This is a detailed (and influential for subsequent scholarship) examination of prewar, wartime, and postwar relations between US and German sponsored businesses and governments. Drawing upon primary sources and government records, Simpson describes how lawyers, diplomats, and State department functionaries organised a concerted campaign of leniency for Nazi war criminals and others involved in the Holocaust, in order to support a resurgent anti-Communist West Germany. One of the first major targets of this effort was the UNWCC.

Prelude to Nuremberg: Allied War Crimes Policy and the Question of Punishment

Arieh Kochavi. University of North Carolina Press.

Arieh Kochavi examines the early history of war crimes policy, accountability for atrocities, and international humanitarian law among the Allied wartime governments. One of the early historical treatments to treat the UNWCC seriously, Kochavi examines the history of the Commission, paying particular attention to the activities of US representative Herbert Pell, the emergence of the new concept of ‘crimes against humanity’, and the domestic politics of war crimes prosecutions.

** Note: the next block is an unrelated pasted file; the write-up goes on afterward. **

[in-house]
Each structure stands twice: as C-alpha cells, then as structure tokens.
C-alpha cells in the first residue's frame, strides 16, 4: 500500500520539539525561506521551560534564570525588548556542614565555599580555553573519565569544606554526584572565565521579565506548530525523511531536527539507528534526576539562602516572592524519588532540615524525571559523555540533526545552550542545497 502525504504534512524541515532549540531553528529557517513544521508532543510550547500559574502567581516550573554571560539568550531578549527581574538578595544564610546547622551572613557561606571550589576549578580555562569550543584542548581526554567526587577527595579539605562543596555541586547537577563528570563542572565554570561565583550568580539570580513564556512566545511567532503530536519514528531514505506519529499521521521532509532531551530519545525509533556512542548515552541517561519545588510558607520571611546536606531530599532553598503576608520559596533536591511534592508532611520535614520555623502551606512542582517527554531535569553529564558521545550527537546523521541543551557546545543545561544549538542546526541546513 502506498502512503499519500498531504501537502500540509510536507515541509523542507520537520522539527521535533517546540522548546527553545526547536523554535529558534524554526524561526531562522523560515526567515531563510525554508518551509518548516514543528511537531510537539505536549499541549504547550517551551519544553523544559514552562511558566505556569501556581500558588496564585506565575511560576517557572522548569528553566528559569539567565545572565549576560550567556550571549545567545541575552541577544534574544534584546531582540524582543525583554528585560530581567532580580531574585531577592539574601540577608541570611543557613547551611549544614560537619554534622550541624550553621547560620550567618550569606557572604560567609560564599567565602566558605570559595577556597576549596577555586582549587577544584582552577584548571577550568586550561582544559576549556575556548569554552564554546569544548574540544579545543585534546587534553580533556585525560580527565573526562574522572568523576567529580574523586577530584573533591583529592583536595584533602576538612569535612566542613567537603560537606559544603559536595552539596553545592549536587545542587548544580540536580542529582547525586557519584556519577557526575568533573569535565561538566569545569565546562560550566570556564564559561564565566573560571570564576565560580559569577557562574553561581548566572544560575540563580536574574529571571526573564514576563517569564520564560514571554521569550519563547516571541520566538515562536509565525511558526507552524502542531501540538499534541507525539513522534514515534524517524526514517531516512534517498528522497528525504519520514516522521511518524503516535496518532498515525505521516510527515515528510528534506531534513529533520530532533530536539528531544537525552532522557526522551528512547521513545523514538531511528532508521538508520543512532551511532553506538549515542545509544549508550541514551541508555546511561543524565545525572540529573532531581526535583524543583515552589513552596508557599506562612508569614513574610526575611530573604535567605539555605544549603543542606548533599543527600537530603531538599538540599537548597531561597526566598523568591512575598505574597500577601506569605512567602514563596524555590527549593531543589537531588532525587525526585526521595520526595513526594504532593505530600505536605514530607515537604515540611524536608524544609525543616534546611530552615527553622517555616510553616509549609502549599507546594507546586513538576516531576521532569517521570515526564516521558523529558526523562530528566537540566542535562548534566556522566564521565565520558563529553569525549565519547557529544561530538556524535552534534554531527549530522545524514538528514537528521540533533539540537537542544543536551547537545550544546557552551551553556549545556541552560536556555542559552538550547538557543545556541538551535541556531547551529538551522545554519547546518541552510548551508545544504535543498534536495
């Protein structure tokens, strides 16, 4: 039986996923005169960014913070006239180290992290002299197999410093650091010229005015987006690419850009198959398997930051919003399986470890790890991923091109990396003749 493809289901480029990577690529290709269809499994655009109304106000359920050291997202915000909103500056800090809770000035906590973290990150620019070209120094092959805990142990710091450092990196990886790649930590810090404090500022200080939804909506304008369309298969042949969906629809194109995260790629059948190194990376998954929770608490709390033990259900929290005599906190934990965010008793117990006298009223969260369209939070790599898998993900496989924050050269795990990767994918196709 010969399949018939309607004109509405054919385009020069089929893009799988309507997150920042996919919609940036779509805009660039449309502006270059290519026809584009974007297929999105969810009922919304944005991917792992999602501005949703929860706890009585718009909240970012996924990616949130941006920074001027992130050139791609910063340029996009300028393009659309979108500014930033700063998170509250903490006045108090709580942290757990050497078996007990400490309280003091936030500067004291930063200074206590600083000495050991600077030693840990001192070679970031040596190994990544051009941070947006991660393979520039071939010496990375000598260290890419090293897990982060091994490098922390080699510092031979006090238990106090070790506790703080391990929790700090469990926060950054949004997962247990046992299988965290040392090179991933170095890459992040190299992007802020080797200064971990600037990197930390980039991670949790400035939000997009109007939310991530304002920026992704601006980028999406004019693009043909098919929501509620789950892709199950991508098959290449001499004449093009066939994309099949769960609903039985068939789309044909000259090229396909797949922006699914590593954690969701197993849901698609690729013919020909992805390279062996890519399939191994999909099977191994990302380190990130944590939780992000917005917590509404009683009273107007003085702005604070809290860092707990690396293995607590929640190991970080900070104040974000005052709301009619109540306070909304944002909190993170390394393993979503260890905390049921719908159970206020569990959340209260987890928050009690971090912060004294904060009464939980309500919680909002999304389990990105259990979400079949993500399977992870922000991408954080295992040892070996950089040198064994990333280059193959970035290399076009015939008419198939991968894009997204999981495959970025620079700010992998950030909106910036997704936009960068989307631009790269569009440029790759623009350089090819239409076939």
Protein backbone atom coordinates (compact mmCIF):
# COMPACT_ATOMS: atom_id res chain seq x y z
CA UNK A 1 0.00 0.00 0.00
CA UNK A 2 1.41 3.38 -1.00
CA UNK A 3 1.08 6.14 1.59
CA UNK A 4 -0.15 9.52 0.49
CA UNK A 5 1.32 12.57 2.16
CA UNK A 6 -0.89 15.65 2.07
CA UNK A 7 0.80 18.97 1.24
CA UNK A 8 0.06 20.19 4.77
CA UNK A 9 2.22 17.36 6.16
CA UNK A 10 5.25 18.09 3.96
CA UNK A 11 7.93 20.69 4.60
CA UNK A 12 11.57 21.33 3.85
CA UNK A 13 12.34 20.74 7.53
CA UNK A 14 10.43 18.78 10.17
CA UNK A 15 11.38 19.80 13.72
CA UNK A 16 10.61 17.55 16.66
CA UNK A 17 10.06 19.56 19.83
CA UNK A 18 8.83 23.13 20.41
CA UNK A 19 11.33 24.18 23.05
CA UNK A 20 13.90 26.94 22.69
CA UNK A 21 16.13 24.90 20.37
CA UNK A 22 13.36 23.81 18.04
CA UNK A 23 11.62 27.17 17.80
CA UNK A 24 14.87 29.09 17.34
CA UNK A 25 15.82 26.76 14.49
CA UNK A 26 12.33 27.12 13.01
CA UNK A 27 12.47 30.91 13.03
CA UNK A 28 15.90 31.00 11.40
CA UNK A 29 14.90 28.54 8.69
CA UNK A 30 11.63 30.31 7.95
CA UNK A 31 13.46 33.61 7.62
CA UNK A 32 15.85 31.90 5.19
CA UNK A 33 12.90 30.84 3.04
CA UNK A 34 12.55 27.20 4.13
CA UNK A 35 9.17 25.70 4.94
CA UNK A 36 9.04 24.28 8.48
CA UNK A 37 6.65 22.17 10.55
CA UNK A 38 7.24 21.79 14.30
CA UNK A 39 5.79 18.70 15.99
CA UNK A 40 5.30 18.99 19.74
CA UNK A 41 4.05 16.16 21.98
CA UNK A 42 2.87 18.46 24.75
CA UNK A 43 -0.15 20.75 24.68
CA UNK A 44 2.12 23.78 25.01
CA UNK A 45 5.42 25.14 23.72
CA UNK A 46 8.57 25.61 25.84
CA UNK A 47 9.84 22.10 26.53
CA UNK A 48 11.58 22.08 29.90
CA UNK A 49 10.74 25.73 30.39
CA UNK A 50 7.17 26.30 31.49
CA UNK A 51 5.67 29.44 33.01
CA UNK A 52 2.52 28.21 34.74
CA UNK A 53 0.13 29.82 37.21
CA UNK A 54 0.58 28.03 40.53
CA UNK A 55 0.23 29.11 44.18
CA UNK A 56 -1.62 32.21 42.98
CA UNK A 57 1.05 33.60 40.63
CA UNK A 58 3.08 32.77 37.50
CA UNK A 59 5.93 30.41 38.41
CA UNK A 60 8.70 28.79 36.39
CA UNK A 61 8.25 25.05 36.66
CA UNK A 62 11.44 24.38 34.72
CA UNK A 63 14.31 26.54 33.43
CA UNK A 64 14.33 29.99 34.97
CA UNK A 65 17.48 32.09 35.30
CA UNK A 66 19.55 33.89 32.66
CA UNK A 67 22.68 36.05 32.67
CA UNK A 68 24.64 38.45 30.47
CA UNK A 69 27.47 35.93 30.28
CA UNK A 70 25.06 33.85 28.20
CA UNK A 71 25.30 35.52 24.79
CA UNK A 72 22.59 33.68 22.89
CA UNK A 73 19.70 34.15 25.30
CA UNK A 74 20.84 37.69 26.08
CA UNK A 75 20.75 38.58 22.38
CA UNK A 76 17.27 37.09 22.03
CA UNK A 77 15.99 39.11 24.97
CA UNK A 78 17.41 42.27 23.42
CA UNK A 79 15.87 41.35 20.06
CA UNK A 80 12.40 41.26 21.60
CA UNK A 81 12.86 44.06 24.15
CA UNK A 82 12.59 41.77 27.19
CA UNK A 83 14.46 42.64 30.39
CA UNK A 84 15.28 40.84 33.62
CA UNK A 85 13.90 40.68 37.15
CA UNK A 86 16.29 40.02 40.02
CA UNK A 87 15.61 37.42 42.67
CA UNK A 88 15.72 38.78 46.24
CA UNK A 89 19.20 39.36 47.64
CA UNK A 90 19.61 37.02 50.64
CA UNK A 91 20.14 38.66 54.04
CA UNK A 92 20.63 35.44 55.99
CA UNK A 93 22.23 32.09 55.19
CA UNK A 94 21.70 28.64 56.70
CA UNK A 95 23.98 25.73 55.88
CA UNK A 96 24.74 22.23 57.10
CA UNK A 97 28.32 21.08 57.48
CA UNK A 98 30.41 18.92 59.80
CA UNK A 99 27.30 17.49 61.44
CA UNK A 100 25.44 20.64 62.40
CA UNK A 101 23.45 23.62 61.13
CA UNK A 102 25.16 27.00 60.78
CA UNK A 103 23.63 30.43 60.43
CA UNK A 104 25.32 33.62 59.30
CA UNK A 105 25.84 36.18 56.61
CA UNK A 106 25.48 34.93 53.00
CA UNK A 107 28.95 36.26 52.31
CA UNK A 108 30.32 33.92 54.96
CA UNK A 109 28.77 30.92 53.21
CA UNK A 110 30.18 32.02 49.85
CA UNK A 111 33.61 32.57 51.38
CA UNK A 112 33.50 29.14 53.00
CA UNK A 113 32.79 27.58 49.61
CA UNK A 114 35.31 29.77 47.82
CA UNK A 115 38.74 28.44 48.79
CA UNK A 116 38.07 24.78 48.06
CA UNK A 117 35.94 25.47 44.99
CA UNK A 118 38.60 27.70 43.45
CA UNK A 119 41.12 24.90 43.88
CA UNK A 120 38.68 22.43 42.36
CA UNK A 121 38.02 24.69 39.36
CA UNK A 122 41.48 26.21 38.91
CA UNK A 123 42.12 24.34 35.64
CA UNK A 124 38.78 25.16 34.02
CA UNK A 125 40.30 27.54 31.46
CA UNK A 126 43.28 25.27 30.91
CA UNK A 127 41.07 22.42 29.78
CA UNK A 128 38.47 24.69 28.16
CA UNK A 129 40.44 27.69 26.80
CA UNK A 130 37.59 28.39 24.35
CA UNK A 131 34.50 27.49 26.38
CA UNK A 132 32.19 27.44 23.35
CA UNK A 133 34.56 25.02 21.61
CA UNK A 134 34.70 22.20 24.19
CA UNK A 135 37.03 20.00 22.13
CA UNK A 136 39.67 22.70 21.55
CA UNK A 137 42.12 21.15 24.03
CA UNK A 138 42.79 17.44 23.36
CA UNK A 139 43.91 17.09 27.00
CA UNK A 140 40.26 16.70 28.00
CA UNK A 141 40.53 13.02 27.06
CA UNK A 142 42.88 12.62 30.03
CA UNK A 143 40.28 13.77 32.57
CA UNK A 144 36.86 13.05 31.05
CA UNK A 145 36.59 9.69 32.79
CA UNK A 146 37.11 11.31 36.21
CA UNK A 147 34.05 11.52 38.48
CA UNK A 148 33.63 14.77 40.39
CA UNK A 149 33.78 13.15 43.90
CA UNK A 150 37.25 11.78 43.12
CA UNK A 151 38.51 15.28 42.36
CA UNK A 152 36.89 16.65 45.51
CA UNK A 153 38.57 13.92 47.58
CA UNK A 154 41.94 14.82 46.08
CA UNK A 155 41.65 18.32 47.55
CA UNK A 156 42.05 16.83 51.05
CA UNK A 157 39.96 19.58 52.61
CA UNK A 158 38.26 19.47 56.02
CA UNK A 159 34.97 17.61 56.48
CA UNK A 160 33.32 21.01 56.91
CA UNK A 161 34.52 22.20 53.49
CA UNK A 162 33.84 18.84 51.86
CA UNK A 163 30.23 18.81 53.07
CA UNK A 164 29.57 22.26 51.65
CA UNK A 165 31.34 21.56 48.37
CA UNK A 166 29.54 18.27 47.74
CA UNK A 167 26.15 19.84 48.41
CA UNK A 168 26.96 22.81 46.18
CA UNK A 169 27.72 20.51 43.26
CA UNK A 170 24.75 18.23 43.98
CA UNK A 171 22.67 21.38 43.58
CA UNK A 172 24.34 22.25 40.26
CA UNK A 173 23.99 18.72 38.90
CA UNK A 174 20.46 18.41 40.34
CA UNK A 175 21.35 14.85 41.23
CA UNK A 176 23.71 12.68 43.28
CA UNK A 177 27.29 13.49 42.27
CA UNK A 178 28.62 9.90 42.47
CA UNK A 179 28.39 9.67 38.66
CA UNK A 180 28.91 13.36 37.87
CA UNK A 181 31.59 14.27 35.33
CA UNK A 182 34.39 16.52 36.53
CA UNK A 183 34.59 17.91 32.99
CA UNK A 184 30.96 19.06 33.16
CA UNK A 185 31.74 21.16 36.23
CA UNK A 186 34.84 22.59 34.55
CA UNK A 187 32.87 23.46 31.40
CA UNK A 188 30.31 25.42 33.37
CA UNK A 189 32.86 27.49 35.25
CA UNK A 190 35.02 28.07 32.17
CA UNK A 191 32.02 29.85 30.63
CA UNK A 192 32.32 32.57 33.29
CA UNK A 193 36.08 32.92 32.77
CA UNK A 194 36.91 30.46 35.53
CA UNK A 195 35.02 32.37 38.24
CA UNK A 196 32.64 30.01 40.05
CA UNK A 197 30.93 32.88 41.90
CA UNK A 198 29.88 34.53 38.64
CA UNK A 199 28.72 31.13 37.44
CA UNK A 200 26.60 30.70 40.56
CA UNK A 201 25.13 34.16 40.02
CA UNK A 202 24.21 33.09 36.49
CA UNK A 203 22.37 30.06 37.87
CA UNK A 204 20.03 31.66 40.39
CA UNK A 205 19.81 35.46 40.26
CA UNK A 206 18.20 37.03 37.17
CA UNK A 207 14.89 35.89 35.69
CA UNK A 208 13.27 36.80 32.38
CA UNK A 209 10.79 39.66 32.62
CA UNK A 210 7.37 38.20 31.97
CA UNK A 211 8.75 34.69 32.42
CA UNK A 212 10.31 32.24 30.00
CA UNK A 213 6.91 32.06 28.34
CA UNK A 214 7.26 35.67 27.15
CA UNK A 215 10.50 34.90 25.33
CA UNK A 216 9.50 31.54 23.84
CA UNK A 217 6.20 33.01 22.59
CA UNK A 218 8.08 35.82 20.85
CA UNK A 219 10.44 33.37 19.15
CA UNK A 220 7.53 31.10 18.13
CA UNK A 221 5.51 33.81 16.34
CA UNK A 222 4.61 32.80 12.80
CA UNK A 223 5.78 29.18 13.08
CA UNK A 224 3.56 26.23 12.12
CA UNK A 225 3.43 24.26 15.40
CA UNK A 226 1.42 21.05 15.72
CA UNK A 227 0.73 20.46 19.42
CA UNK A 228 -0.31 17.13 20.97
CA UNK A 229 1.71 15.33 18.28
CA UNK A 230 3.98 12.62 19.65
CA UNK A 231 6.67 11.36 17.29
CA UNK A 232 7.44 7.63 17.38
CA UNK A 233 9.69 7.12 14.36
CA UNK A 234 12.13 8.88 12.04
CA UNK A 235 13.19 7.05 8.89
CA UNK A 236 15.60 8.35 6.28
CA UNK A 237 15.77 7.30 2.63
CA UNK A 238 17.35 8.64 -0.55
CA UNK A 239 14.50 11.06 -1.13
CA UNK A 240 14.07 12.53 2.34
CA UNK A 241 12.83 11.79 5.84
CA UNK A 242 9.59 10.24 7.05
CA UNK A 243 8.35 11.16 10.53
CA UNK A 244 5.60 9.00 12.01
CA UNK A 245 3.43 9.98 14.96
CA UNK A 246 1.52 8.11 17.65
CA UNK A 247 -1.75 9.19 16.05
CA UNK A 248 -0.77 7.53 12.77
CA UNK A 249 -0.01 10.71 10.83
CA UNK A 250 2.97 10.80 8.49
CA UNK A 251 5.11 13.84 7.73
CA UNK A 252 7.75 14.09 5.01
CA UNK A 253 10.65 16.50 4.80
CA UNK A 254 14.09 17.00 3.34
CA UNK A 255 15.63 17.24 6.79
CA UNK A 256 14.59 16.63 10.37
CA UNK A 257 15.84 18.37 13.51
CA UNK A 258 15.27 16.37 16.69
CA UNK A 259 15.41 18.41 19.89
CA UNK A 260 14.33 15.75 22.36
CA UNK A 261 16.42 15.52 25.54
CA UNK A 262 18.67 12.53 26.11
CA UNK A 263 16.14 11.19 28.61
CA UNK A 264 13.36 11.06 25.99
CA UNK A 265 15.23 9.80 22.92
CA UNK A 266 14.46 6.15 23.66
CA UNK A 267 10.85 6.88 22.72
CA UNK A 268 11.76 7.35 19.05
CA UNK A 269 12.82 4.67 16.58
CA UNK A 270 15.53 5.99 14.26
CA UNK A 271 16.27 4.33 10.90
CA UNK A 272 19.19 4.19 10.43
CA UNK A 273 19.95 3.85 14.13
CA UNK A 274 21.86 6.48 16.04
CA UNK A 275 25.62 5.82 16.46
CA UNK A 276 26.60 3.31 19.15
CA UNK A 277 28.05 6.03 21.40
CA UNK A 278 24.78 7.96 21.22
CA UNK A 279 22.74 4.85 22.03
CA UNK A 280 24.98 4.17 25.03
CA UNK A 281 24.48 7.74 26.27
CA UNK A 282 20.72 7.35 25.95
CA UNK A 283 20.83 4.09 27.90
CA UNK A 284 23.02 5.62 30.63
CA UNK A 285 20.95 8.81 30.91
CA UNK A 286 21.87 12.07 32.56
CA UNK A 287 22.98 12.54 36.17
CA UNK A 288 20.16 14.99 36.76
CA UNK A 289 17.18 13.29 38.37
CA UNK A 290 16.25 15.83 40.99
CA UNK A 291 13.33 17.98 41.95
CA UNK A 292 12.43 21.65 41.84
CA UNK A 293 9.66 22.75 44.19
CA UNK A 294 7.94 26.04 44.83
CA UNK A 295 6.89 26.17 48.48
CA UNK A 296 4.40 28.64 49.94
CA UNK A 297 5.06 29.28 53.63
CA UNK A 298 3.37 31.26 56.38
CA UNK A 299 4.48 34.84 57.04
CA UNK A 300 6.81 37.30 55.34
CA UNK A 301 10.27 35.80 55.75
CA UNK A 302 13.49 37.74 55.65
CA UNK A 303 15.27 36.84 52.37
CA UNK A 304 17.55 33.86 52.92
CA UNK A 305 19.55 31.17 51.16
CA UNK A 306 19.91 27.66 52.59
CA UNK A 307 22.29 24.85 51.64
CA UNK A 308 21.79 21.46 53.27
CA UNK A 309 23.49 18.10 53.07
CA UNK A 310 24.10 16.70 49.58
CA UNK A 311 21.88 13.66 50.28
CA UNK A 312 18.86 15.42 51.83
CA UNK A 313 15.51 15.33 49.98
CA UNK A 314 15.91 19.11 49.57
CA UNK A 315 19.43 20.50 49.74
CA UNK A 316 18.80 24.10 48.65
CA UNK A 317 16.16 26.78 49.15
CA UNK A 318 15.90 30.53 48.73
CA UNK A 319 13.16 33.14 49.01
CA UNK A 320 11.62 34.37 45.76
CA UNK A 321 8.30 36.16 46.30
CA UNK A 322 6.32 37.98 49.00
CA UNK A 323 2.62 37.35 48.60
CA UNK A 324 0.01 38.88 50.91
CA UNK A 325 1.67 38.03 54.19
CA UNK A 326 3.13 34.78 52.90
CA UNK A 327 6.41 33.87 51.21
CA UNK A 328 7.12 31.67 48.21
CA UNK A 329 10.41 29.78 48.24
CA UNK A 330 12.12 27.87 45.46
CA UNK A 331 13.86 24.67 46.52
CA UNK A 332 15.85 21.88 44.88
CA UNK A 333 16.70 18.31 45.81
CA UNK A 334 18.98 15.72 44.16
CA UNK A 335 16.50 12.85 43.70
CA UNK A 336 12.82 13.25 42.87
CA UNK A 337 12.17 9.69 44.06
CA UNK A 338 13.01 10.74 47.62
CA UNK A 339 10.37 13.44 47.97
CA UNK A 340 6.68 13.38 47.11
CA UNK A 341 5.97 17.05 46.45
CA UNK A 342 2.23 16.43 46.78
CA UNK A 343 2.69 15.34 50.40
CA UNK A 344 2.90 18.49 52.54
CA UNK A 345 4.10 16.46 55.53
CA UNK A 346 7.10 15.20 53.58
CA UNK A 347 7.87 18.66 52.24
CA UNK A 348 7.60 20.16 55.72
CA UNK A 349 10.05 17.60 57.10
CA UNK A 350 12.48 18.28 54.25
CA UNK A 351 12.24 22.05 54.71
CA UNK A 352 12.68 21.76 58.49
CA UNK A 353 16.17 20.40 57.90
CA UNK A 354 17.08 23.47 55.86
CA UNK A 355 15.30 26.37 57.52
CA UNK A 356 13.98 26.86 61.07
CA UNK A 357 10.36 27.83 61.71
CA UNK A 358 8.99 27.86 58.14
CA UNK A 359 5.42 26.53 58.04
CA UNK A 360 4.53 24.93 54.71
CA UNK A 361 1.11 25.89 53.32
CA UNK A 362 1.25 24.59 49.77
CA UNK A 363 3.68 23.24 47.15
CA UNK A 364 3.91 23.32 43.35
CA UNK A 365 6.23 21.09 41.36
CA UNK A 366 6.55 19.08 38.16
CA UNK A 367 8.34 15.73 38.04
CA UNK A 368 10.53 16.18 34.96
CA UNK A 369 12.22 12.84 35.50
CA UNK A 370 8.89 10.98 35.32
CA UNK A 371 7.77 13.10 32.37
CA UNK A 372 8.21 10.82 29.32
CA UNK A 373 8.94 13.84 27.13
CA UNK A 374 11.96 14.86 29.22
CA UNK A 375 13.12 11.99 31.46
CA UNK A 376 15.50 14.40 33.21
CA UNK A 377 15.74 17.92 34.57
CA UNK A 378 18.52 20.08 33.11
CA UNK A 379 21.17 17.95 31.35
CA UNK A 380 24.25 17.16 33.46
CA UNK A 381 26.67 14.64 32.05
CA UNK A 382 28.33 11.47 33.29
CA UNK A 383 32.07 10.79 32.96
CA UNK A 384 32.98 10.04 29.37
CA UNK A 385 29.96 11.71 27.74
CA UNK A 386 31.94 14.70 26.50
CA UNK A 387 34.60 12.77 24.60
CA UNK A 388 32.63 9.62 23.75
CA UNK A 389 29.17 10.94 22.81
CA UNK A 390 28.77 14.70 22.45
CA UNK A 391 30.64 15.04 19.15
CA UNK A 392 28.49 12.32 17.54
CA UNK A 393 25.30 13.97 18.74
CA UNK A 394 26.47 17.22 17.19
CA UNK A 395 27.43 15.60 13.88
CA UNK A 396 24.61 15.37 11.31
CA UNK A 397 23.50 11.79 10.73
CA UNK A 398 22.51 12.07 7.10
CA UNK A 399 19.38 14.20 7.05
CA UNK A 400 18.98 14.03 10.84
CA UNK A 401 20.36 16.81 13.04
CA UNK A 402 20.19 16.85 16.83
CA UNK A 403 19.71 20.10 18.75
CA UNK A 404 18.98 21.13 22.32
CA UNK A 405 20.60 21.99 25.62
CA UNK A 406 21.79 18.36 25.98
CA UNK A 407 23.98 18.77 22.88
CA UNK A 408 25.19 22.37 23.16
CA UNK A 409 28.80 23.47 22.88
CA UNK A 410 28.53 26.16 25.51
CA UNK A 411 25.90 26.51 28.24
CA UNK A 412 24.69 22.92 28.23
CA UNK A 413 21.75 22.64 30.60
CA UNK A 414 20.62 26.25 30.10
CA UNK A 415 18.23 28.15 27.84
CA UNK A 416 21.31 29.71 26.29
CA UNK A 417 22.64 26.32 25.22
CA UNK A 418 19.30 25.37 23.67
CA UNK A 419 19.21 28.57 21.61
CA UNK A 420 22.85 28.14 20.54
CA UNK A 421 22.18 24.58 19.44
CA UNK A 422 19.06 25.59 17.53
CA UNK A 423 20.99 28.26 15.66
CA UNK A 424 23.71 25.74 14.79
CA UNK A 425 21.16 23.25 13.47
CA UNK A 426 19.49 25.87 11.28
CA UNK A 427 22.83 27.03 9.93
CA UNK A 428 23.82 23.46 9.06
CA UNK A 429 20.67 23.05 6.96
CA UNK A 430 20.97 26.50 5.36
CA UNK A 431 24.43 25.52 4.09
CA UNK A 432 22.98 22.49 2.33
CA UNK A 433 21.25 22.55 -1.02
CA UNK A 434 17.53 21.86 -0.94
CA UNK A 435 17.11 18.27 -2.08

Past as Prelude? Wartime History and the Future United Nations.

Edited by Dan Plesch and Thomas G. Weiss

This edited volume on the UN during the Second World War contains a chapter by Dan Plesch looking at Commission and its work. As well as a broad overview of its history, this also assesses the utility of looking at what the UNWCC did as a possible model for contemporary action.

As well as the UNWCC, it also covers a wide range of other less well-known UN organisations, including UNIO (the UN’s early public information/public diplomacy coordination wing) and UNRRA, United Nations Relief and Rehabilitation Administration, responsible for the coordination of humanitarian and immediate postwar relief.

Historical Origins of International Criminal Law (volumes 1234)

This series of collected articles on the early history of international law contains a wealth of material on the UNWCC, with particular focus on the situation in specific countries and on specific institutional arrangements around particular regions and countries. All of the four volumes contain significant amounts of relevant material, but below are a selection of particularly relevant articles: